Allocating Risk and Incentive in Construction

by Raymond E. Levitt, (A.M.ASCE), Assoc. Prof. of Civ. Engrg.; Massachusetts Inst. of Tech., Cambridge, Mass.,
Robert D. Logcher, (M.ASCE), Prof. of Civ. Engrg.; Massachusetts Inst. of Tech., Cambridge, Mass.,
David B. Ashley, (A.M.ASCE), Asst. Prof. of Civ. Engrg.; Massachusetts Inst. of Tech., Cambridge, Mass.,


Serial Information: Journal of the Construction Division, 1980, Vol. 106, Issue 3, Pg. 297-305


Document Type: Journal Paper

Abstract: The allocation of construction risks between owners and their contractors has a significant impact on the total cost of construction to the owners. Previous quantitative research in this area has looked only at the negative risk aversion consequences of accepting risk, and has usually concluded that owners, being less risk averse, should accept all risk. The writers present a quantitative risk analysis model that incorporates differing risk perceptions, the positive incentive value of accepting controllable risks, and alternative incentive systems. Application of this model results in a balanced allocation of controllable and uncontrollable risks between owner and contractor in such a way that the owner's expected total cost is minimized. An example application of the model to a large mass transit construction project is presented.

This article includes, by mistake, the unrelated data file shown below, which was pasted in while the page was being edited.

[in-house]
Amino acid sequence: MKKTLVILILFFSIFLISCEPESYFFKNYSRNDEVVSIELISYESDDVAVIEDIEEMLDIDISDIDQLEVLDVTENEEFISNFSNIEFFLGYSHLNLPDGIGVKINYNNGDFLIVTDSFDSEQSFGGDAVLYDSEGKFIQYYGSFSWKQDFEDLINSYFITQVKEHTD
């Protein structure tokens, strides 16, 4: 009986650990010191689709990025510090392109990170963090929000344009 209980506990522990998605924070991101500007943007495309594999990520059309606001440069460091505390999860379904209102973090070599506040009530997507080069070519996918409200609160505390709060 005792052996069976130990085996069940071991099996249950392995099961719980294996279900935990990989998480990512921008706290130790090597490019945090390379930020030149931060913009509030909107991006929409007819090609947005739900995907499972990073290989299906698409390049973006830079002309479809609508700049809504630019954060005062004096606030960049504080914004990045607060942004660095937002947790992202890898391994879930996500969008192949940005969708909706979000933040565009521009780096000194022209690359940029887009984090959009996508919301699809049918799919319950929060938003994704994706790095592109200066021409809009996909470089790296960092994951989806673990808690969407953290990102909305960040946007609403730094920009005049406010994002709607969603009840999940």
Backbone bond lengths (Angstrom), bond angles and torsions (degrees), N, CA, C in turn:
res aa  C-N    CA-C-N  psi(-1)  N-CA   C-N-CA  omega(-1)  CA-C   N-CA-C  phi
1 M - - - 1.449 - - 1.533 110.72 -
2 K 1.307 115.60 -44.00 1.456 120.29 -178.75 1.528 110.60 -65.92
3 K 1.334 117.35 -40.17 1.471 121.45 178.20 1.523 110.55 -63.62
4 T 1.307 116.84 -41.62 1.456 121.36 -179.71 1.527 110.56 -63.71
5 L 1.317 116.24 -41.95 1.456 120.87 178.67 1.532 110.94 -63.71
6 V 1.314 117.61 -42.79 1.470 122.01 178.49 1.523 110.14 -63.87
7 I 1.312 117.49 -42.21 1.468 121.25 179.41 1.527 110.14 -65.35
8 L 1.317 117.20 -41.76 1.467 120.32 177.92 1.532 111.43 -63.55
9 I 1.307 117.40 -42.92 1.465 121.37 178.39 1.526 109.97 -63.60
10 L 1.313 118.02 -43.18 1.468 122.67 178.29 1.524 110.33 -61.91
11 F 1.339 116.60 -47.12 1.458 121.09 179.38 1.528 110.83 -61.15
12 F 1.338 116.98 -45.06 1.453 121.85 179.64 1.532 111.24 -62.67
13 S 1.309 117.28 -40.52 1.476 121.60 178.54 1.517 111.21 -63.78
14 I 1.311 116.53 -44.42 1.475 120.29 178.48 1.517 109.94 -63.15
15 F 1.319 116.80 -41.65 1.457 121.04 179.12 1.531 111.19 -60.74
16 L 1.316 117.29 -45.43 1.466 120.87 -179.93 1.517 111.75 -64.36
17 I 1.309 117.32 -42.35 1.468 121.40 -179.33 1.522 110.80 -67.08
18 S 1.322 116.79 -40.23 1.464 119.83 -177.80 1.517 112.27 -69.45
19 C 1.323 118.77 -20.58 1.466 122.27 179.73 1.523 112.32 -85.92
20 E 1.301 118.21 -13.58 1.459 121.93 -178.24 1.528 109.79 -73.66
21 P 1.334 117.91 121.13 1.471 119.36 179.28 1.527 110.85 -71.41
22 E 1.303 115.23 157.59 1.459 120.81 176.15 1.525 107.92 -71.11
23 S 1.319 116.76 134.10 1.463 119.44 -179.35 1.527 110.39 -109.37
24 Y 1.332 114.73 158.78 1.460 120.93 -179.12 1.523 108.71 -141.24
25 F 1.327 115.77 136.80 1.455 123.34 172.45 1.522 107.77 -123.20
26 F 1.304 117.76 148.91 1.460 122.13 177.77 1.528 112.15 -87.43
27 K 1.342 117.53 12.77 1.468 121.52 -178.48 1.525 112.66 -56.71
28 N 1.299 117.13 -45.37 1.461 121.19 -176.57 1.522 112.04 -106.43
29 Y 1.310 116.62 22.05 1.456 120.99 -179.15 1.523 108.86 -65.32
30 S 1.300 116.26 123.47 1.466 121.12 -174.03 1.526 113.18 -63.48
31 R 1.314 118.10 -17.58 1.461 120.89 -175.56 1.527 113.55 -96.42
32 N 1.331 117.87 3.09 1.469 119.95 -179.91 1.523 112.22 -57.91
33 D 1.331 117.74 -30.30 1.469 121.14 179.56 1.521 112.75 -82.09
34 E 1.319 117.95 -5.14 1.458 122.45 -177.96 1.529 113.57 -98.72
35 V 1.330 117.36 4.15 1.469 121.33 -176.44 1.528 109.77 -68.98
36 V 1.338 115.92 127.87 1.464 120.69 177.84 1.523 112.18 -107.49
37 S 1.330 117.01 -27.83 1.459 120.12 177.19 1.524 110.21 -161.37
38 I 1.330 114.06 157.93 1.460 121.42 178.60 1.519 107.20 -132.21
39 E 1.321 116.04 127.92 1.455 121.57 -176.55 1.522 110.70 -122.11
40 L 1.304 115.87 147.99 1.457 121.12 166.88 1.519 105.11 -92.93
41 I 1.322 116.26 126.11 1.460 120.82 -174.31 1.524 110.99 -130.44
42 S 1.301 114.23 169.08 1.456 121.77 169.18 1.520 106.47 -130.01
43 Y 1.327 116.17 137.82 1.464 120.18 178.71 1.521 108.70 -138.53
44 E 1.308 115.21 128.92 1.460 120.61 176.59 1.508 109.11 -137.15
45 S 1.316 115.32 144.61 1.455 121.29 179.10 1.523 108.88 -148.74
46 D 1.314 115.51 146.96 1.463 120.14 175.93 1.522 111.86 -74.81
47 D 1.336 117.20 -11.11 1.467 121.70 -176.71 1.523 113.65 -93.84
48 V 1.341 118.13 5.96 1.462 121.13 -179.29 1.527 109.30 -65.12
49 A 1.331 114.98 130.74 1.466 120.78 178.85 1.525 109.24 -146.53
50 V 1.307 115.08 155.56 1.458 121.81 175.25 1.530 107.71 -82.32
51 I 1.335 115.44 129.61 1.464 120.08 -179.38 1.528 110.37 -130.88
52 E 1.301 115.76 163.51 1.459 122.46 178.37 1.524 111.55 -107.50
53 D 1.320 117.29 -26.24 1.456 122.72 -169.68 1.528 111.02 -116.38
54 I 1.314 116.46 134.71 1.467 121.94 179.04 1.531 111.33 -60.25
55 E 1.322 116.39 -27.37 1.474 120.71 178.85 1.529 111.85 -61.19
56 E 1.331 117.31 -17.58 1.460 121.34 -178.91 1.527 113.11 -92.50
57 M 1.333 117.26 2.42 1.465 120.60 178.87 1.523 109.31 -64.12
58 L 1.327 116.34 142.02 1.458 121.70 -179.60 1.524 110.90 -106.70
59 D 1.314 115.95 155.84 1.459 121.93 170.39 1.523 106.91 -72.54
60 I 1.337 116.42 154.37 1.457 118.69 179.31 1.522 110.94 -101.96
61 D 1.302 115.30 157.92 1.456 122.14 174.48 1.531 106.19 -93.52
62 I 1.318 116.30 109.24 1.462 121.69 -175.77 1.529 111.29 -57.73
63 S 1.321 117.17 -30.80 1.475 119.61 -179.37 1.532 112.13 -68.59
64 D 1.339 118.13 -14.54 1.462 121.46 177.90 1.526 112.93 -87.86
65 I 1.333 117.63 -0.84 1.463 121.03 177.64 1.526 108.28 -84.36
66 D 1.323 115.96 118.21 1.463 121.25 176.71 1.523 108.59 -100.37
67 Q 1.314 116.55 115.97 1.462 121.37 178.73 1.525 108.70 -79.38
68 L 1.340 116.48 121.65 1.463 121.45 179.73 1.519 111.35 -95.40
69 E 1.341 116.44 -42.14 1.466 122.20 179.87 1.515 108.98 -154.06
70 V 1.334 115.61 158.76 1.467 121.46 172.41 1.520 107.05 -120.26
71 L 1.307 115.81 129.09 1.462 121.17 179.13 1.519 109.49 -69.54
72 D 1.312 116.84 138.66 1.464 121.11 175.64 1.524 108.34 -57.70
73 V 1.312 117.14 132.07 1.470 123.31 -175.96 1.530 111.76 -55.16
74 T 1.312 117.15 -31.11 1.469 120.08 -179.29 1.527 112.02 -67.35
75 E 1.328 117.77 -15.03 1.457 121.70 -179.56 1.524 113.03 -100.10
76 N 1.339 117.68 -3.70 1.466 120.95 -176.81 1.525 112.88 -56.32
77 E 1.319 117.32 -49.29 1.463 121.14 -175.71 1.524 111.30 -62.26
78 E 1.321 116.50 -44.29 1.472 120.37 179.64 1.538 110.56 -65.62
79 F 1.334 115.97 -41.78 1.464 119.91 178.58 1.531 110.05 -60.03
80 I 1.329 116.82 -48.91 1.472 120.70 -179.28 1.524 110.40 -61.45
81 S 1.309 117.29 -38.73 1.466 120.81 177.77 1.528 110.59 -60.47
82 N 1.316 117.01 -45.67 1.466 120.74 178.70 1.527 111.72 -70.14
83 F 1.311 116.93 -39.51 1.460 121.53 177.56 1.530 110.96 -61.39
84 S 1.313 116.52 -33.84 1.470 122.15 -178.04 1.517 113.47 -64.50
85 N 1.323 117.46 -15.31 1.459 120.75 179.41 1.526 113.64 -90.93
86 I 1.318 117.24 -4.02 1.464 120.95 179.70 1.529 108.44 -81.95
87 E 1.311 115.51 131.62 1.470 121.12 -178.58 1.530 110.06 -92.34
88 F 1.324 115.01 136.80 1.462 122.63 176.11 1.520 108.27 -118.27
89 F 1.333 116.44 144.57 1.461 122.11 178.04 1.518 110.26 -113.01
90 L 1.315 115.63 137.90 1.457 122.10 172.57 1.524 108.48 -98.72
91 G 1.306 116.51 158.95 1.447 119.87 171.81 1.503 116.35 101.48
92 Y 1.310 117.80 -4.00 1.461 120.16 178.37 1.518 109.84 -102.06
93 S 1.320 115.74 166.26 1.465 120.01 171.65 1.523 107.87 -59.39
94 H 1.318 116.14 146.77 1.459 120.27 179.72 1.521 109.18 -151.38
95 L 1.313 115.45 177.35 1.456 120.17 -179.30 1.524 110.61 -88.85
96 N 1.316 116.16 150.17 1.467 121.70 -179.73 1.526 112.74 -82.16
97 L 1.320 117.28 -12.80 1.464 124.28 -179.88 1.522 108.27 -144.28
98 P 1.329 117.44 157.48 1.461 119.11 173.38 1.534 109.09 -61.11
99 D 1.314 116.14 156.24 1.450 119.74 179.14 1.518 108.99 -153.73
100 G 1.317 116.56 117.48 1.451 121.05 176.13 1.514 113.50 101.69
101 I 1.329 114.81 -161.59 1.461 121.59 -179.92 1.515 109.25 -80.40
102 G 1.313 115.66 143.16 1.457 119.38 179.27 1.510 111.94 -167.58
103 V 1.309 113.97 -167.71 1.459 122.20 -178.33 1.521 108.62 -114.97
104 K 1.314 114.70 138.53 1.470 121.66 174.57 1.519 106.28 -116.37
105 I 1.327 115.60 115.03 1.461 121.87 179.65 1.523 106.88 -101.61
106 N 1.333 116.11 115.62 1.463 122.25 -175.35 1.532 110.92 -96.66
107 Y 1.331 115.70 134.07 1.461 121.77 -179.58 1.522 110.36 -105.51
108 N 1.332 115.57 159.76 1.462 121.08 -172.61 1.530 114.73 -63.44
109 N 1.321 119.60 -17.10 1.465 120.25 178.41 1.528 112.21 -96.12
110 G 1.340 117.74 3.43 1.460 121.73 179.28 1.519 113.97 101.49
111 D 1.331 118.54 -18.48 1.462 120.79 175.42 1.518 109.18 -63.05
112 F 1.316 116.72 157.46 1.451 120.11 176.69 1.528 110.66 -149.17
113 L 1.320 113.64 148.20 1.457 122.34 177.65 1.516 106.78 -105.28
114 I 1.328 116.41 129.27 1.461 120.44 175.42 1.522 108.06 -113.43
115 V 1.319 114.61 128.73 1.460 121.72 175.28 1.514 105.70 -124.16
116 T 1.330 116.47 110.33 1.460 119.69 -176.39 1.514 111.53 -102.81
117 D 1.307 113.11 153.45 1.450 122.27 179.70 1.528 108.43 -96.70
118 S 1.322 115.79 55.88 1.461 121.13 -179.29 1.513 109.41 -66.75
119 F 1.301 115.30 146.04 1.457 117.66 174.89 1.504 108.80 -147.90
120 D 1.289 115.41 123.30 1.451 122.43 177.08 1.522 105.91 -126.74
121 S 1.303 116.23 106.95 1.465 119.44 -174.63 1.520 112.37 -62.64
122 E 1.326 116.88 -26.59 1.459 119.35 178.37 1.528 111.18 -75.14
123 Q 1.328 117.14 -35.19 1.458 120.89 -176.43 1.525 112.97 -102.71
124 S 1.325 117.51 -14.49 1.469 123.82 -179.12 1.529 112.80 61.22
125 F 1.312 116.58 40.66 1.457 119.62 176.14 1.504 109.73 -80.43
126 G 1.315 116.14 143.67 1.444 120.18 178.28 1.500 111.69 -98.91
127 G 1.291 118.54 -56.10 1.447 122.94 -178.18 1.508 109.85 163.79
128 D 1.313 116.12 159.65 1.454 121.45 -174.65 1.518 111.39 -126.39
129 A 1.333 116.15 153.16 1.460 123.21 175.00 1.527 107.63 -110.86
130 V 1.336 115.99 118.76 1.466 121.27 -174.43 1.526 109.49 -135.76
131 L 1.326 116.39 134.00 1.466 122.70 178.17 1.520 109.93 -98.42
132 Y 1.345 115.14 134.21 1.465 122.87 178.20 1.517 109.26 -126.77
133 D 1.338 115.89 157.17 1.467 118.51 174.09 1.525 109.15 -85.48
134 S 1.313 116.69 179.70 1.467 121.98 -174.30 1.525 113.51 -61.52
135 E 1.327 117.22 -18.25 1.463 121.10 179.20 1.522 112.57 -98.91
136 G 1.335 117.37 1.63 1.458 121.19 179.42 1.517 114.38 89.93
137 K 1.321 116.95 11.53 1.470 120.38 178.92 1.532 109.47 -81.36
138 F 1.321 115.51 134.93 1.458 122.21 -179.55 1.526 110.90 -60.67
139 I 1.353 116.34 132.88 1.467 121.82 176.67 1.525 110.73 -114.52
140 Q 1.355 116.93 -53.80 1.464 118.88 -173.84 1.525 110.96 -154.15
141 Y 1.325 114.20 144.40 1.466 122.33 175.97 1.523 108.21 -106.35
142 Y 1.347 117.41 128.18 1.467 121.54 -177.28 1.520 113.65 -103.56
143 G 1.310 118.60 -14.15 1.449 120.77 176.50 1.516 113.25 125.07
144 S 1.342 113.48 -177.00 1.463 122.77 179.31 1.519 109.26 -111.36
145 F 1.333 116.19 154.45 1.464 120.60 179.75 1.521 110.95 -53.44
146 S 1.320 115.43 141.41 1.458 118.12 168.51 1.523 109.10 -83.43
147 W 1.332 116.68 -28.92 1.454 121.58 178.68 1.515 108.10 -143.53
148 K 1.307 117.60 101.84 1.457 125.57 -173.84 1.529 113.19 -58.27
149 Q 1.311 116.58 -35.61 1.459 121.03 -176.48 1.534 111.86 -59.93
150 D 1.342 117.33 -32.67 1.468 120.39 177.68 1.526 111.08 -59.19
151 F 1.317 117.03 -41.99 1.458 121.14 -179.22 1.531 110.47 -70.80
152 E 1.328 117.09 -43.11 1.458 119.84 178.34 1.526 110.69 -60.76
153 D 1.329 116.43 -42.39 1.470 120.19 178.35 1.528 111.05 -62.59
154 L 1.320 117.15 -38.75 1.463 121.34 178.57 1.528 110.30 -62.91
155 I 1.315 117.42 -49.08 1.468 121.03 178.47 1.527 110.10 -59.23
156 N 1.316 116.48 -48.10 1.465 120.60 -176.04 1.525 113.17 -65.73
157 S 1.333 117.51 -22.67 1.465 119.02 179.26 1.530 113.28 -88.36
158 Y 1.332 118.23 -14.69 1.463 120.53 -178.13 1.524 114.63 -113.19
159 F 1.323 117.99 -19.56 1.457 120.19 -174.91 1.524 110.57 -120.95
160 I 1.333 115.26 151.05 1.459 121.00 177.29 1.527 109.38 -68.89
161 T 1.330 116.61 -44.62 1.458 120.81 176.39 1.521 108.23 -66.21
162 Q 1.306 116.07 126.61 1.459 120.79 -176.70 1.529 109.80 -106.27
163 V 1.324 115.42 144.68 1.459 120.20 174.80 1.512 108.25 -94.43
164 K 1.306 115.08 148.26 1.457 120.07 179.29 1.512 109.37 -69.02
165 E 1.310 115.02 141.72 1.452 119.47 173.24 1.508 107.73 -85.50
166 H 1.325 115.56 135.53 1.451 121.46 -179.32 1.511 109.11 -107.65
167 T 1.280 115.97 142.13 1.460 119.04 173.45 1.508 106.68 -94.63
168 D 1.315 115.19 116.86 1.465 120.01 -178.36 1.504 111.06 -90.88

Subject Headings: Risk management | Owners | Contractors and subcontractors | Public transportation | Construction costs | Quantitative analysis | Model analysis

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